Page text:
Childless couples, says Hutter, may not face the same changes as empty-nesters. They have been together, alone and with no outside focus, for years. Even those who marry later in life do not face the same issues.

“If you marry at 40 with no children, you will know if you want to be with that person,” says Hutter. “You don’t wait 30 years to divorce.”

Thirty years was the magic number for Dawn Lansing*. The mother of four said she suffered through her ex-husband’s abuse before their divorce in 2012. Her children, says Lansing, were the reason she stayed so long.

“He was a good provider, good to our boys. I kept my mouth shut because of the boys,” says the Burlington County resident. “We had a nice house. So we had the house, we had the kids. As long as I did everything he told me, it was OK.”

The couple dated three years before they married right out of high school at age 18. After her divorce, Lansing tries to piece together the good times that did not involve her sons.

“When we returned to New Jersey after living in another state, he got a good job. He’d shower me with gifts. He was good to me at that point,” she says. “More or less, he was my first love. Now I have no feelings for him at all.”

Lansing is left, as is Martin, with choosing her next step. Lansing went to cosmetology school, but was a few points shy of passing the exam. She thinks about bartending or working on a cruise ship or moving to Florida, though the last two options would take her away from her family. Martin is considering becoming a massage therapist. Neither one says she is seriously considering romance, but both say adapting financially has been the hardest part of life without marriage.

“Ninety percent of my marriage, he took care of me. At 50, I’m scared,” says Lansing. “Now I have to get a career, but who the heck wants to hire a 50-year-old?”

The two women share another trait Goldfarb says has become an issue for decade-plus divorcees: Each has adult children living with her. Child support for her college-age son is something Lansing and her ex legally spar over. While Martin’s son has wrapped up college, he has other reasons to stay close.

“I saw he needed to come back to go through the grieving process,” Martin says of his reaction to the death of his older brother and his parents’ marriage. “I think he came home because he didn’t get a chance to breathe.”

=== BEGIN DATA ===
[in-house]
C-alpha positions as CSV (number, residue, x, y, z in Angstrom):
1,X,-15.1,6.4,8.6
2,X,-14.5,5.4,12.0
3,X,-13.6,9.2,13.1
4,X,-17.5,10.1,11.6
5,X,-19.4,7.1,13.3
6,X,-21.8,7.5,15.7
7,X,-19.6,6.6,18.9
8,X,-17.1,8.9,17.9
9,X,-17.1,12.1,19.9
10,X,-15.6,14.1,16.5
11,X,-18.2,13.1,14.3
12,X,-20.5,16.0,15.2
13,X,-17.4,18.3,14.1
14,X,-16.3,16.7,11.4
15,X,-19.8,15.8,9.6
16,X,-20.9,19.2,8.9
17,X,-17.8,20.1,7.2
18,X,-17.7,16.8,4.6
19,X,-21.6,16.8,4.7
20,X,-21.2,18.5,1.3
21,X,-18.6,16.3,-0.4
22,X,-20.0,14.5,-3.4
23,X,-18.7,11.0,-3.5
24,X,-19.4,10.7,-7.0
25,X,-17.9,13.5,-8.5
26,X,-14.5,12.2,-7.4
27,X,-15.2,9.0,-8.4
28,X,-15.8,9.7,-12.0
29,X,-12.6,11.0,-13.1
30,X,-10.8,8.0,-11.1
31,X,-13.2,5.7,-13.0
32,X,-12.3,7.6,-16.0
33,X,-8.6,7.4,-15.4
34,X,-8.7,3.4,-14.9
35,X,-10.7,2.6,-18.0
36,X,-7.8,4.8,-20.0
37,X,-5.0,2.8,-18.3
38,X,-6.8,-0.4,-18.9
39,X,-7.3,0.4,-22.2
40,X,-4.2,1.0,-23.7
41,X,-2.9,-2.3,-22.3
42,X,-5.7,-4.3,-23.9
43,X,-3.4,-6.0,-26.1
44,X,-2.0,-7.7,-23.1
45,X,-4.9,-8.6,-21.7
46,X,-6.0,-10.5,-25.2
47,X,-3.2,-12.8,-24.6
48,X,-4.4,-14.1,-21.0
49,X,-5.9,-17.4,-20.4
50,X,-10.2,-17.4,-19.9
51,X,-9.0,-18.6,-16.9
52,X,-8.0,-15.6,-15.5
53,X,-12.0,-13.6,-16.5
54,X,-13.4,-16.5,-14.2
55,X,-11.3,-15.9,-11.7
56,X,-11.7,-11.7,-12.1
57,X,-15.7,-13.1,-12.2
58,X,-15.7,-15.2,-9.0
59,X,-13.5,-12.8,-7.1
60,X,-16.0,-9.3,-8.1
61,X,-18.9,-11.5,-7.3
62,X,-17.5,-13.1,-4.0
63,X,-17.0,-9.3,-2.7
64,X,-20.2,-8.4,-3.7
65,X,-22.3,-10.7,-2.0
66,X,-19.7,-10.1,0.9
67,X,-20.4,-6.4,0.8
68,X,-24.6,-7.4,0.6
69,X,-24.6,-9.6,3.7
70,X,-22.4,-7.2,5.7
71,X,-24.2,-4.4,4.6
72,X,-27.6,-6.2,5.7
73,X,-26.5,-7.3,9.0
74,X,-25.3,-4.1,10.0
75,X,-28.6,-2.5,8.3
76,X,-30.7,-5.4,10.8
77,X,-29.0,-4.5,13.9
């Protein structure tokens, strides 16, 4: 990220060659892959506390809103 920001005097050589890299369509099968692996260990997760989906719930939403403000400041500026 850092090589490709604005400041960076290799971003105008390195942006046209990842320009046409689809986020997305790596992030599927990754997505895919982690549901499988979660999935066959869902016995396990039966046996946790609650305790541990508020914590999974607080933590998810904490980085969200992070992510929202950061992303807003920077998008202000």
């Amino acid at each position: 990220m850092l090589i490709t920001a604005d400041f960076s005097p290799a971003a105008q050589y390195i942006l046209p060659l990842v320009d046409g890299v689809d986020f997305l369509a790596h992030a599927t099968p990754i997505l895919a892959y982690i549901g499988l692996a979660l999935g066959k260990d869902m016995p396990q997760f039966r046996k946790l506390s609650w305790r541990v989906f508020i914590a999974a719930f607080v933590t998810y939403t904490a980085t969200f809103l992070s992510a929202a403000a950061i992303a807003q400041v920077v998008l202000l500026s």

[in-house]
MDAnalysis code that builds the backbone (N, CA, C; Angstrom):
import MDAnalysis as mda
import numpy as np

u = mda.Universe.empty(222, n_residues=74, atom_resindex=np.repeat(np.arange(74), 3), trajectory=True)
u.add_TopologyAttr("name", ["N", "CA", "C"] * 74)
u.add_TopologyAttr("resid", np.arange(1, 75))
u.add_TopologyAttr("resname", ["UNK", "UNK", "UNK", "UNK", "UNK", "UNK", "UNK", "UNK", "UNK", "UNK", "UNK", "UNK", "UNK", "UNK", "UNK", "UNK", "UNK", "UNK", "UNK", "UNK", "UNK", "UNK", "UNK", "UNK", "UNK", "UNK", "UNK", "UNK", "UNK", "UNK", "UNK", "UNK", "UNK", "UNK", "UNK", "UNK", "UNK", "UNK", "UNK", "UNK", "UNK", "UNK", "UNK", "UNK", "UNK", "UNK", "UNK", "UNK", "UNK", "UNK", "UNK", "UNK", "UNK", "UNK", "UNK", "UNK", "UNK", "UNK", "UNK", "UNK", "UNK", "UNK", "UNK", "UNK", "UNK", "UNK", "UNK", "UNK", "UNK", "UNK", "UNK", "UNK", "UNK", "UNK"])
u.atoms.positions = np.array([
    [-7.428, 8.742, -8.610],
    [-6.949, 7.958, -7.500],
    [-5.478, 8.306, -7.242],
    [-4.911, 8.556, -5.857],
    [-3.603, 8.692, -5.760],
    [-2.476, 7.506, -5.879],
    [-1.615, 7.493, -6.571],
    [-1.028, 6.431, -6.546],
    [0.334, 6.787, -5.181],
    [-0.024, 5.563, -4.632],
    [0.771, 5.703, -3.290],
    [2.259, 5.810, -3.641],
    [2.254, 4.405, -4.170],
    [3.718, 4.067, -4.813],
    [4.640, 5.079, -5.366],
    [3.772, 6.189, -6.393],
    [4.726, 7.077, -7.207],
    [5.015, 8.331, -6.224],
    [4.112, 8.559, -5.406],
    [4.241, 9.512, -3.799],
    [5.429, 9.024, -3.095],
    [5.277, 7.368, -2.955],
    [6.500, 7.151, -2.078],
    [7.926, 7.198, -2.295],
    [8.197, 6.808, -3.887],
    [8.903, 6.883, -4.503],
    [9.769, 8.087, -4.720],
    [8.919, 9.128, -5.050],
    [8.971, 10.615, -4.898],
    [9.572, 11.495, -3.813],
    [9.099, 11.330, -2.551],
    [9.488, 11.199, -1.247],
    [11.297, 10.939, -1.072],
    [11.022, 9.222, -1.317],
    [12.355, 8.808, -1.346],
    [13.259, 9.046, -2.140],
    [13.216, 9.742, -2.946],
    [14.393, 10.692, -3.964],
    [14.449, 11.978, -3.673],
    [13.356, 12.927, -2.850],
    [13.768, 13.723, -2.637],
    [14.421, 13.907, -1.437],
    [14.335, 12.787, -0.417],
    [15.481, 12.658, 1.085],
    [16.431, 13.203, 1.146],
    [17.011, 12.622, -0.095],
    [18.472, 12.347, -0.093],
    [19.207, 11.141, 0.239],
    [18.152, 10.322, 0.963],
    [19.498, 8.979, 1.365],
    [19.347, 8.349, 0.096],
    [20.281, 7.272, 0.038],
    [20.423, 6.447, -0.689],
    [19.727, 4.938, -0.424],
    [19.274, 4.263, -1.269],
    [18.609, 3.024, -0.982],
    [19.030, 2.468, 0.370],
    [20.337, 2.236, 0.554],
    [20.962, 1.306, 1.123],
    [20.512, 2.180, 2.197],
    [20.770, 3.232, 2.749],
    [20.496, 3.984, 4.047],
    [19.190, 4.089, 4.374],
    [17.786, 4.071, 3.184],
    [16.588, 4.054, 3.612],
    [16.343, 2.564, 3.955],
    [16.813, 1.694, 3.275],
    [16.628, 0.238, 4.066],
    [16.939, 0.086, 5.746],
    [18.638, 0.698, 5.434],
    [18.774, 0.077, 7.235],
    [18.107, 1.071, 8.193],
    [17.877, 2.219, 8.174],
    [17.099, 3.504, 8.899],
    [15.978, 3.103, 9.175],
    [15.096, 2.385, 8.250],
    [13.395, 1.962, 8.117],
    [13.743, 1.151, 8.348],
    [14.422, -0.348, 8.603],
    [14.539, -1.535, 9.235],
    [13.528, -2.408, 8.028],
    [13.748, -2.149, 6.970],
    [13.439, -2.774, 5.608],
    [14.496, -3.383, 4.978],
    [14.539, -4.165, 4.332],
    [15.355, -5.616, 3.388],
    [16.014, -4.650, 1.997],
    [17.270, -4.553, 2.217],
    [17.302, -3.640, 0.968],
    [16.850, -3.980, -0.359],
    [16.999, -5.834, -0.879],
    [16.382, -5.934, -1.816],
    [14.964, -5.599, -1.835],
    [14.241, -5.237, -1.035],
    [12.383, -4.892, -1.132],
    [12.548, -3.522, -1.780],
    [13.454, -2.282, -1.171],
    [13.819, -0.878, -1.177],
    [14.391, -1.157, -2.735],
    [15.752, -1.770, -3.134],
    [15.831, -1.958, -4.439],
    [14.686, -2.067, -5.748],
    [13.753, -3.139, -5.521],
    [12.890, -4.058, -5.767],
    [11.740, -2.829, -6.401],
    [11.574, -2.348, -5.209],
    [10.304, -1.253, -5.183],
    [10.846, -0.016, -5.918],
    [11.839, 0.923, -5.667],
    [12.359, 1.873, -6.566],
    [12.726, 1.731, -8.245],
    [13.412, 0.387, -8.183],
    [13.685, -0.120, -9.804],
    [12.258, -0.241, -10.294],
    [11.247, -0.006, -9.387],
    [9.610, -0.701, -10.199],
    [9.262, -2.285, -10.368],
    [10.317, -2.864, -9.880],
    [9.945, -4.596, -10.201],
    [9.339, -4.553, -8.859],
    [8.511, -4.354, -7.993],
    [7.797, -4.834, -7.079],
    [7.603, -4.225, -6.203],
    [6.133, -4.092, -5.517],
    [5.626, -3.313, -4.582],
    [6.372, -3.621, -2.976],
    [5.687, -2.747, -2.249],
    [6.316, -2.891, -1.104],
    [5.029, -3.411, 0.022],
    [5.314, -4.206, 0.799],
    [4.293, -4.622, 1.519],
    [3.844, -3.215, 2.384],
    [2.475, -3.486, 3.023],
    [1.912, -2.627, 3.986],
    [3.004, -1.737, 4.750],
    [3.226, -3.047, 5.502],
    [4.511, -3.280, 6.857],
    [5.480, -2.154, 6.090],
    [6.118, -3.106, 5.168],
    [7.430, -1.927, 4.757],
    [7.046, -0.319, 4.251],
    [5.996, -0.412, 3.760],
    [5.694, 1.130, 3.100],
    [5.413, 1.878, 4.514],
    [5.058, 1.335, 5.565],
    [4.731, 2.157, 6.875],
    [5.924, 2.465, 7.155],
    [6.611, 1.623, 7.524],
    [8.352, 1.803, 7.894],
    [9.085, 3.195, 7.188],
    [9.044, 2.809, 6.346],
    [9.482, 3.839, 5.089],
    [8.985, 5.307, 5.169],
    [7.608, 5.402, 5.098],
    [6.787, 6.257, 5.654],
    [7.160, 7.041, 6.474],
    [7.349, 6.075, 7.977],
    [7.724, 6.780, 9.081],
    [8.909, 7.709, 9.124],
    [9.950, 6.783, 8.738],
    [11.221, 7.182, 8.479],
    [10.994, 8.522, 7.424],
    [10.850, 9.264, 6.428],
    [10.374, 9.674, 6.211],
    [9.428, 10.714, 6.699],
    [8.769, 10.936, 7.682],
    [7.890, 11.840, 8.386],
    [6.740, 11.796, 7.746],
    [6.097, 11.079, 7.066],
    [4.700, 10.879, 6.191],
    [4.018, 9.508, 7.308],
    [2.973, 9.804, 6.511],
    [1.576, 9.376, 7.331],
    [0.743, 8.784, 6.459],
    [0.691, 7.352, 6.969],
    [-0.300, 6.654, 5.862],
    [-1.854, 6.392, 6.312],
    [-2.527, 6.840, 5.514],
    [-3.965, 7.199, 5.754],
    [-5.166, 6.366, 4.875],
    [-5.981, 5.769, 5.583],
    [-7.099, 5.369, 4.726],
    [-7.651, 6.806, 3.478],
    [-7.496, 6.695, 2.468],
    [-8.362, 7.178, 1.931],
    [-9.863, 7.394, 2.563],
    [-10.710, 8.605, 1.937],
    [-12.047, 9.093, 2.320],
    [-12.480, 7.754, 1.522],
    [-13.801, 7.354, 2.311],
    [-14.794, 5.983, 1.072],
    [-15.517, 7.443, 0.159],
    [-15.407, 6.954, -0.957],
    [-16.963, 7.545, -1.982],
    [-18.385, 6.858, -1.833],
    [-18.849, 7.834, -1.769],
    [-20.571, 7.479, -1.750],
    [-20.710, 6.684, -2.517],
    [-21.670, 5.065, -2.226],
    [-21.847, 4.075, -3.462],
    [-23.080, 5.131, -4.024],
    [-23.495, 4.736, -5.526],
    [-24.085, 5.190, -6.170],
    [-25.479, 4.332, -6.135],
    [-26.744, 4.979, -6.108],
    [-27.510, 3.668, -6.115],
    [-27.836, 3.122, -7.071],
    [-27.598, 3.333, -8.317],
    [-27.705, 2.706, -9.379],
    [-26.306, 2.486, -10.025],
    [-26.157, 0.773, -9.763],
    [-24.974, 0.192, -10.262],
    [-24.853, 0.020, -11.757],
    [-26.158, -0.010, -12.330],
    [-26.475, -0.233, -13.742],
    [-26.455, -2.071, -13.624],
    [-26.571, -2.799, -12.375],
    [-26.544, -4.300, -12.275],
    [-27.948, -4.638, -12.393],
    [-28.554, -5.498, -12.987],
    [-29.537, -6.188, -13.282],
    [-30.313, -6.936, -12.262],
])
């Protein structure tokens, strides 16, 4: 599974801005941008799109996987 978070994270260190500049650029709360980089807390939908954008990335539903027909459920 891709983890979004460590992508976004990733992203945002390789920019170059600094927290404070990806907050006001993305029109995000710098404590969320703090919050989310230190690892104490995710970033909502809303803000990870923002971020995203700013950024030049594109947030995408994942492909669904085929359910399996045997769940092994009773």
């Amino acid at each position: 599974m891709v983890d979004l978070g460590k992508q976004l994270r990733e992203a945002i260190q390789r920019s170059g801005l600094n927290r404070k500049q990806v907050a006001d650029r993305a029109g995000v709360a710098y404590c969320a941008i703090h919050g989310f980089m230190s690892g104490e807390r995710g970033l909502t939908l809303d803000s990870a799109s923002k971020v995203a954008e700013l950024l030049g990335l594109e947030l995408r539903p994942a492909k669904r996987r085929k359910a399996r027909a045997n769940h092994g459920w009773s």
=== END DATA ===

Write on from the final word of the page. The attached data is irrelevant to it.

In general, adult children are financially dependent on their parents longer today than in the past, says Goldfarb. A divorced mature woman who is the caregiver for aging parents or disabled adult children usually absorbs the financial and time commitments of that care.

“When parents divorce, the father is less likely to continue to support adult children. These women struggle to meet the needs of their children. It can leave them financially worse off than before,” says Goldfarb. “A woman must think about her own future needs after her divorce, but also of her adult children’s.”

Men are routinely the primary earners in a household and may be the one holding a majority of the assets, says Goldfarb. They also are more likely to remarry. Fewer resources and lower likelihood of remarriage can leave the older divorced woman in a precarious position if she does not prepare carefully for the long-term, says Goldfarb.

“Women who are in their 60s, 70s and 80s are far more likely to live in poverty than men in that age range. A woman who lives alone has higher expenses than someone who shares a house. If she has been out of the workforce, her earning potential will be diminished. It can be an uphill battle for a woman to gain financial stability after a divorce. She will need to think about how to recover financially,” says Goldfarb.

When a decades-long marriage comes to an end, it is often difficult to think what will happen 40 years from that moment. But over time, the future comes into focus – as does the past.

“I don’t regret my husband. I don’t regret any of it,” says Martin. “It’s a story of a life.”

 

*Names have been changed

May 2014